This morning in the Washington Post Anthony Faiola warns against the rise of trade barriers in response to the global economic downturn:
At least 17 of the 20 major nations that vowed at a November summit to avoid protectionist steps that could spark a global trade war have violated that promise, with countries from Russia to the United States to China enacting measures aimed at limiting the flow of imported goods, according to a World Bank report unveiled yesterday.
The report underscores a “worrying” trend toward protectionism as countries rush to shield their ailing domestic industries during the global economic crisis. It comes one day after Mexico vowed to slap new restrictions on 90 U.S. products. That action is being taken in retaliation against Washington for canceling a program that allowed Mexican truck drivers the right to transport goods across the United States, illustrating the tit-for-tat responses that experts fear could grow in coming months.
Oddly, the article gives only this brief mention
“Leaders must not heed the siren-song of protectionist fixes, whether for trade, stimulus packages or bailouts,” said World Bank Group President Robert B. Zoellick.
to the most serious protectionist measures that many countries have taken in recent months: the gargantuan subsidies they’ve been giving to banks. Whether it is effective or not, the $750 billion (so far) Troubled Assets Relief Program is an enormous subsidy paid to U. S. banks. That a good part of the funds given to AIG have trickled down to foreign banks doesn’t alter the fact that we’re subsidizing AIG, too.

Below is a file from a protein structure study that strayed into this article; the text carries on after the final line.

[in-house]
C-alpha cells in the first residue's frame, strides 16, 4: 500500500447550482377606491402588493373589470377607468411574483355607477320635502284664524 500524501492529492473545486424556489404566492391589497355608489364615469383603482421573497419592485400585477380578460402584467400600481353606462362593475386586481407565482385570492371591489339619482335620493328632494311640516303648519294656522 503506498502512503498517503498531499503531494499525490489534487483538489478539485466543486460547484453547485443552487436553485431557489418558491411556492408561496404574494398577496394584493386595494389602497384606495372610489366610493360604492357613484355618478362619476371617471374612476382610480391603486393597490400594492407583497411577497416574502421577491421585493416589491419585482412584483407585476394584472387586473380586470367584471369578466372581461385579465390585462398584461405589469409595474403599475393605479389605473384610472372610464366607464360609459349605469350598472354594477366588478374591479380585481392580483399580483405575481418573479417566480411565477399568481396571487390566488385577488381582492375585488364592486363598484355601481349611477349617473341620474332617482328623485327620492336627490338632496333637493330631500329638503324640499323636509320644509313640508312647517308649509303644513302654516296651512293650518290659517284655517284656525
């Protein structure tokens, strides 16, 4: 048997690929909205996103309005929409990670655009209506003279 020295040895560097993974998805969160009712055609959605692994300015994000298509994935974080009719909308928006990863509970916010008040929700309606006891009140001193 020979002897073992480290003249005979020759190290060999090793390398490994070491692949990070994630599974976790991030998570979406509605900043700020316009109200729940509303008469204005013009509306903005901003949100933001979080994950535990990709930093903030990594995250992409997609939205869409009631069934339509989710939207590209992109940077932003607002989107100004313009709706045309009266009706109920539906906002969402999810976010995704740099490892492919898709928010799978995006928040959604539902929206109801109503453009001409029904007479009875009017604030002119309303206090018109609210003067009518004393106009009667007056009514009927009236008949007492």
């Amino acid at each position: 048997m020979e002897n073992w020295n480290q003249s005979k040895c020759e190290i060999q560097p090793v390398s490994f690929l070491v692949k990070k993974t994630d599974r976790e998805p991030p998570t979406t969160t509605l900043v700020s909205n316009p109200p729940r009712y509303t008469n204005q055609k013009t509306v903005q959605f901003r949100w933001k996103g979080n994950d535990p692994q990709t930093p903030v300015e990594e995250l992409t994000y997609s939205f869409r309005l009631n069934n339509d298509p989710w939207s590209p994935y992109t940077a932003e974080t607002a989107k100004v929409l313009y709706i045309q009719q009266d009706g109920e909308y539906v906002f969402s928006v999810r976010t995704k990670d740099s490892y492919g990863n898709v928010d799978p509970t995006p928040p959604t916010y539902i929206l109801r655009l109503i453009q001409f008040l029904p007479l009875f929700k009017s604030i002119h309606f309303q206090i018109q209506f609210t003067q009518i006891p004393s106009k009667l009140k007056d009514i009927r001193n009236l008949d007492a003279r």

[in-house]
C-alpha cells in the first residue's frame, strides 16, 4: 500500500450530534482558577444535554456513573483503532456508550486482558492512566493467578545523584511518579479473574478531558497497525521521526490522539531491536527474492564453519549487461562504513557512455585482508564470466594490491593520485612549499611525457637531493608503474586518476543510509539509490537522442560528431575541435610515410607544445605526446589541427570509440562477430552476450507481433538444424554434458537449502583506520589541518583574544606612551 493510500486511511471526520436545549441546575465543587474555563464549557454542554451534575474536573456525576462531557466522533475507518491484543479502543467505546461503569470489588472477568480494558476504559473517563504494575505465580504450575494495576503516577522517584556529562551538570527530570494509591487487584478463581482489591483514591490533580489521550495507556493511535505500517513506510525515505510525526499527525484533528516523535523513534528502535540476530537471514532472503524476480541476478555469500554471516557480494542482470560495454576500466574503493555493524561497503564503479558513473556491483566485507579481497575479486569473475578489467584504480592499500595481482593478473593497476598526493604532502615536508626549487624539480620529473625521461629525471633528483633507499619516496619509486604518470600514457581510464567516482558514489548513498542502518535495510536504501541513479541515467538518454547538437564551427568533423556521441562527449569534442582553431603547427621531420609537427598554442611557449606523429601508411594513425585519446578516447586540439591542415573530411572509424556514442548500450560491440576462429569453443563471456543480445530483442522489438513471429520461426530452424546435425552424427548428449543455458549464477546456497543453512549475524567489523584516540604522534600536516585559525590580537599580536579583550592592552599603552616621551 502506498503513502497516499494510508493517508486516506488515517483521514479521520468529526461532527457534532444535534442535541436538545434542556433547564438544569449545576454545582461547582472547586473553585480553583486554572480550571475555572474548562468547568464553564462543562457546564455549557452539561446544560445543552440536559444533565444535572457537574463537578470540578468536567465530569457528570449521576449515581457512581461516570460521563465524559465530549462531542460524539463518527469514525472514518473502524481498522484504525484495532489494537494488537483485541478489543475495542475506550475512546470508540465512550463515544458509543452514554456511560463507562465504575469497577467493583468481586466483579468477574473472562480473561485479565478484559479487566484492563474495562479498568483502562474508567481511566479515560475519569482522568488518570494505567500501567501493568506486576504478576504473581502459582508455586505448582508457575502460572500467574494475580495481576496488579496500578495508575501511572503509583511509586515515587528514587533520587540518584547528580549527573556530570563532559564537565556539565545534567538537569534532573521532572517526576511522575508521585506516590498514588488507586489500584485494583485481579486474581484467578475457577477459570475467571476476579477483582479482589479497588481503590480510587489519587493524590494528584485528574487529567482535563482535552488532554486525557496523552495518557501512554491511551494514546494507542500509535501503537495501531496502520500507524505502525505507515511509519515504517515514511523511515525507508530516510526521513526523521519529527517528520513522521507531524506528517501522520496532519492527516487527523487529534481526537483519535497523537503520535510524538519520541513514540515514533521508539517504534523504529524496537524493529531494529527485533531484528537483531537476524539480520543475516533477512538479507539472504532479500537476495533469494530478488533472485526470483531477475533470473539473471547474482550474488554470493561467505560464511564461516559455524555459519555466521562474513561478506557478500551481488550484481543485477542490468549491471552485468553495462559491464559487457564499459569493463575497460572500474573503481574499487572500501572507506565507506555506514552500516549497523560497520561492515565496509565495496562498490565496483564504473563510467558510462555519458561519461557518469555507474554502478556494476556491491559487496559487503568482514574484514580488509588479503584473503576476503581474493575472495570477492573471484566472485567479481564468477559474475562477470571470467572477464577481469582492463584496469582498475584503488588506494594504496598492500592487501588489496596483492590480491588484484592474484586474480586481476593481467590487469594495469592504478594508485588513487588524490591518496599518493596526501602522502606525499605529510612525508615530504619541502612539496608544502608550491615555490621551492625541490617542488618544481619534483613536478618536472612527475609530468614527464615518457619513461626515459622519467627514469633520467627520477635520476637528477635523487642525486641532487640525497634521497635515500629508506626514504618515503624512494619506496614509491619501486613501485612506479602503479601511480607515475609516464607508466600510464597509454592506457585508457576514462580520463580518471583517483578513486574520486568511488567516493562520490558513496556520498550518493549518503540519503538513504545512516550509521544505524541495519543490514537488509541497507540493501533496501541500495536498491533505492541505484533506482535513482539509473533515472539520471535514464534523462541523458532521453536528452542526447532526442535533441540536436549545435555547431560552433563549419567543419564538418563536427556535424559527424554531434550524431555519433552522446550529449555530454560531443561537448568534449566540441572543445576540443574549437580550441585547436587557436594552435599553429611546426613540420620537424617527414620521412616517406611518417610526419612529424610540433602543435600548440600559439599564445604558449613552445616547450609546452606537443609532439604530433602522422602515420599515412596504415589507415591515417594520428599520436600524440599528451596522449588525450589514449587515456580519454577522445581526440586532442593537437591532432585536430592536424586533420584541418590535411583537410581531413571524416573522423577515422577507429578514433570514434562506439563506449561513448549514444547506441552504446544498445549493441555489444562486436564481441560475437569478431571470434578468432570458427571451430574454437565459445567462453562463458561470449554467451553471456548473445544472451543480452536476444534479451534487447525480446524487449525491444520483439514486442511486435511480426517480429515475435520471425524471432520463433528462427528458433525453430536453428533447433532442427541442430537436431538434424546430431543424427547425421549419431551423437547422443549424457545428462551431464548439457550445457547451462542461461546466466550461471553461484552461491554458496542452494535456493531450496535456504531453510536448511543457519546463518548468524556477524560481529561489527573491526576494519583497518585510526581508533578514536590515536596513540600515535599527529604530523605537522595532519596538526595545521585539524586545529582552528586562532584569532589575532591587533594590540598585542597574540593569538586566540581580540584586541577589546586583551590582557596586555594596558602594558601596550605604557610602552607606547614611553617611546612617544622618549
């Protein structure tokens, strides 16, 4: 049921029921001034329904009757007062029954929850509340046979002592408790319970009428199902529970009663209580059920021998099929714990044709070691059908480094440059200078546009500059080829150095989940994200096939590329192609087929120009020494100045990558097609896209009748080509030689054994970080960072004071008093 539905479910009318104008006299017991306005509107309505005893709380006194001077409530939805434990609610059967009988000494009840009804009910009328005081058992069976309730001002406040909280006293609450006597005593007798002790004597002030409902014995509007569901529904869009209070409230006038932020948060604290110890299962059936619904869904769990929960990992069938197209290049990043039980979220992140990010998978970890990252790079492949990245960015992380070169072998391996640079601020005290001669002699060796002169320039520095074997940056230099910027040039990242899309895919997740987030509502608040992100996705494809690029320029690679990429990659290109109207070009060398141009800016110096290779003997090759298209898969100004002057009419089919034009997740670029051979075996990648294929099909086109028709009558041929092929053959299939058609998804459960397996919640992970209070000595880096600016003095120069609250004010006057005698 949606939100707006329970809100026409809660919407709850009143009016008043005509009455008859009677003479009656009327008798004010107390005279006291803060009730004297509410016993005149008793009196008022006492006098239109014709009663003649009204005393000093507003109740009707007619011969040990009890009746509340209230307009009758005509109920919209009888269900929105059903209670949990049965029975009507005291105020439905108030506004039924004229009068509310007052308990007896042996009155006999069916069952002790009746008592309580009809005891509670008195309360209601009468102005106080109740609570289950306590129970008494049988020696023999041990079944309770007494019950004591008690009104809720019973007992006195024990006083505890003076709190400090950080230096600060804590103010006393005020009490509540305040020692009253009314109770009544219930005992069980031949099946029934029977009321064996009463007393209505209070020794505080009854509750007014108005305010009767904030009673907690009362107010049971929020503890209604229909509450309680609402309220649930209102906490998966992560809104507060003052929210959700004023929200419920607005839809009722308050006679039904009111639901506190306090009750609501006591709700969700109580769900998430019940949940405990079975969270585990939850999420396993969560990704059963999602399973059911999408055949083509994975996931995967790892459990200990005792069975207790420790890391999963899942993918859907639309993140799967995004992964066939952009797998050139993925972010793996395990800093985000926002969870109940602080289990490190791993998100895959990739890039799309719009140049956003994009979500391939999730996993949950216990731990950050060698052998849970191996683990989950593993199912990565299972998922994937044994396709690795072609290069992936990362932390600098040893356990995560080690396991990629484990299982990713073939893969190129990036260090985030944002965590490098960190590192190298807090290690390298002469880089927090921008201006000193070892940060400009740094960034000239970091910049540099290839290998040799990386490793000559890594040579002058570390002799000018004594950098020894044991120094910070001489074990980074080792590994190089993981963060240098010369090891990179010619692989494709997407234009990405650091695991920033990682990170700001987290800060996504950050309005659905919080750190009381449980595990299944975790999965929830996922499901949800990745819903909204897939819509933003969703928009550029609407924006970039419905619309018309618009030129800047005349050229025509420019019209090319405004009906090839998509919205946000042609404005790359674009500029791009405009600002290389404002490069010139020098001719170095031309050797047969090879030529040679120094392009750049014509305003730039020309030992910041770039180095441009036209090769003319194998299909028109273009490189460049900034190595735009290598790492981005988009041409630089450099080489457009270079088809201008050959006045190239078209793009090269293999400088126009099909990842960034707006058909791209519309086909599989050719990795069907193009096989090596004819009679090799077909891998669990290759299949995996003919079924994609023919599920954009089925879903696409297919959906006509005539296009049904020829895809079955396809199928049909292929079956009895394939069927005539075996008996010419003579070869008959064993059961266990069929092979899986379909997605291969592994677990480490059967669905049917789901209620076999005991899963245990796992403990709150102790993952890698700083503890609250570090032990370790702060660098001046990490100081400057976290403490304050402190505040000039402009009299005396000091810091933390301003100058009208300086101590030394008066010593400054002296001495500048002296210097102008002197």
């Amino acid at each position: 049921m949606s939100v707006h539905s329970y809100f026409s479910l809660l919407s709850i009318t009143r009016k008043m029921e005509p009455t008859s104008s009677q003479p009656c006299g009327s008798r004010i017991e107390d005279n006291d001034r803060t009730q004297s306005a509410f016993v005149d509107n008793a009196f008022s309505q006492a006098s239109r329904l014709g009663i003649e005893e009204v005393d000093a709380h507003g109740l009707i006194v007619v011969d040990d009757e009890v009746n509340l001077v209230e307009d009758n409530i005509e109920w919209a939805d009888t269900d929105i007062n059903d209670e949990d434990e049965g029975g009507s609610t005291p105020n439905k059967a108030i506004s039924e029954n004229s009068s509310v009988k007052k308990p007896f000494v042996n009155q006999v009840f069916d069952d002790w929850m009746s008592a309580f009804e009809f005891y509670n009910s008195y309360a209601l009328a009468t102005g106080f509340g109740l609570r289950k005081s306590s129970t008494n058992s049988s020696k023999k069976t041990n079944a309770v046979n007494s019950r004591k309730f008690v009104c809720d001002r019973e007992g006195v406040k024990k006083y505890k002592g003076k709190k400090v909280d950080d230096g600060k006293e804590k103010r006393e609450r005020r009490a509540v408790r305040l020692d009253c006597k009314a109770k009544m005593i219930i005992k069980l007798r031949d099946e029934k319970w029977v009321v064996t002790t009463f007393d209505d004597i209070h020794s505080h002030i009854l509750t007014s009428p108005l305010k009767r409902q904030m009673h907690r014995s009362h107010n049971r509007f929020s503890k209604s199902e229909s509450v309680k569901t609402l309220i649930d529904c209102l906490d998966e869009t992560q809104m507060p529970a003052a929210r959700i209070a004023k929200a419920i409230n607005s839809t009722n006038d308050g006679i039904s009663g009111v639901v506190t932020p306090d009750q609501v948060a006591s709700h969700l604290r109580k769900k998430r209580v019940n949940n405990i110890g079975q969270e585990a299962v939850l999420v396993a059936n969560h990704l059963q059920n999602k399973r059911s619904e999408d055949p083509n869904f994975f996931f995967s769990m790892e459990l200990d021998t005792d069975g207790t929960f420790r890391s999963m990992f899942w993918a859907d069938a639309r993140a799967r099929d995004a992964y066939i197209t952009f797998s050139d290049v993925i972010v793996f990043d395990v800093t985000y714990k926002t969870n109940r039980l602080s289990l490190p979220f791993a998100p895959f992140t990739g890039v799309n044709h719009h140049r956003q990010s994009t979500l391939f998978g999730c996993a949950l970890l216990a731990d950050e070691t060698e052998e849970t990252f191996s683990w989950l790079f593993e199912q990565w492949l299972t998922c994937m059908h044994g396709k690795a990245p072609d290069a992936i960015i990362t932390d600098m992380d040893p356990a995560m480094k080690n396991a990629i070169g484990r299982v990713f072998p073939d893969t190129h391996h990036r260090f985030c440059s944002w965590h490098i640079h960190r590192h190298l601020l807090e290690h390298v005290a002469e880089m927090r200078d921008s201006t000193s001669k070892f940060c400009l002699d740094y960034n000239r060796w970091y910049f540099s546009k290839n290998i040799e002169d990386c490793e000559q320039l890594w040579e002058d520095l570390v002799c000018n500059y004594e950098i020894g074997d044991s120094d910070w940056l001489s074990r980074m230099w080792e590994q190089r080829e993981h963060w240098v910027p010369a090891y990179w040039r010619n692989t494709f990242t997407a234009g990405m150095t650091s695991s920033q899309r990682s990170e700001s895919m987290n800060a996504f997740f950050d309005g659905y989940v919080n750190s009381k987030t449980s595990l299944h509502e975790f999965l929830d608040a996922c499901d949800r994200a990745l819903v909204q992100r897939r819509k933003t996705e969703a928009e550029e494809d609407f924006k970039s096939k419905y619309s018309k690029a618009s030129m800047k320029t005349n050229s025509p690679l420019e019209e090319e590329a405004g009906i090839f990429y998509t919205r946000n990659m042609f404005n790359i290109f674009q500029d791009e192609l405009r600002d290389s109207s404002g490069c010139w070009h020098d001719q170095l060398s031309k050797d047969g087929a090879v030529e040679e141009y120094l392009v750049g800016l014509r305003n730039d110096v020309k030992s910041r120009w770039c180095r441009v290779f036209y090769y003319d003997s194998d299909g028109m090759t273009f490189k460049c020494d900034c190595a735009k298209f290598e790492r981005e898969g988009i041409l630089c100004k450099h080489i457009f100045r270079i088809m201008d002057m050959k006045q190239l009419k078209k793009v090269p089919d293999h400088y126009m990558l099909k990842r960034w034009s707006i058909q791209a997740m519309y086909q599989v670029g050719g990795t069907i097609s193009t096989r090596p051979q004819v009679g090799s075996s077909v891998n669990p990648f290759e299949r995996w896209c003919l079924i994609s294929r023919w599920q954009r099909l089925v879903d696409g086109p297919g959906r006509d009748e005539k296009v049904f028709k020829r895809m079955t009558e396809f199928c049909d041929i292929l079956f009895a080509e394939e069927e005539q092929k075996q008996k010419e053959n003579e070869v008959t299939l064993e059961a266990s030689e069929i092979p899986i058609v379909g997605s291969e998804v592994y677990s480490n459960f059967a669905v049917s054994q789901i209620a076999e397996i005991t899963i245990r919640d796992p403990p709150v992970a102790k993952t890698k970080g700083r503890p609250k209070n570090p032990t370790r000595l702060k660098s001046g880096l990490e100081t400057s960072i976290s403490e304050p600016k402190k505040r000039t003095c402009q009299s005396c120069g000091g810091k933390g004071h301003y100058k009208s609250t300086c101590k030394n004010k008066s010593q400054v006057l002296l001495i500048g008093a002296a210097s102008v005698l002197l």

The U. S. isn’t alone in providing titanic subsidies to its banks. The United Kingdom has given billions in subsidies to save the Royal Bank of Scotland. The French government has midwifed a merger deal among several banks there to prop up the investment bank, Natixis. The German government has subsidized Hypo Real Estate Holdings AG. The list goes on.
I continue to be bemused that anybody believes that it’s possible to have a solid, dependable international market for financial services without international regulations for financial services companies or the institutions to back them up. It seems to me that we have the choice between a greatly strengthened international regime or greatly weakened financial services companies.
None of the above will be a catastrophe.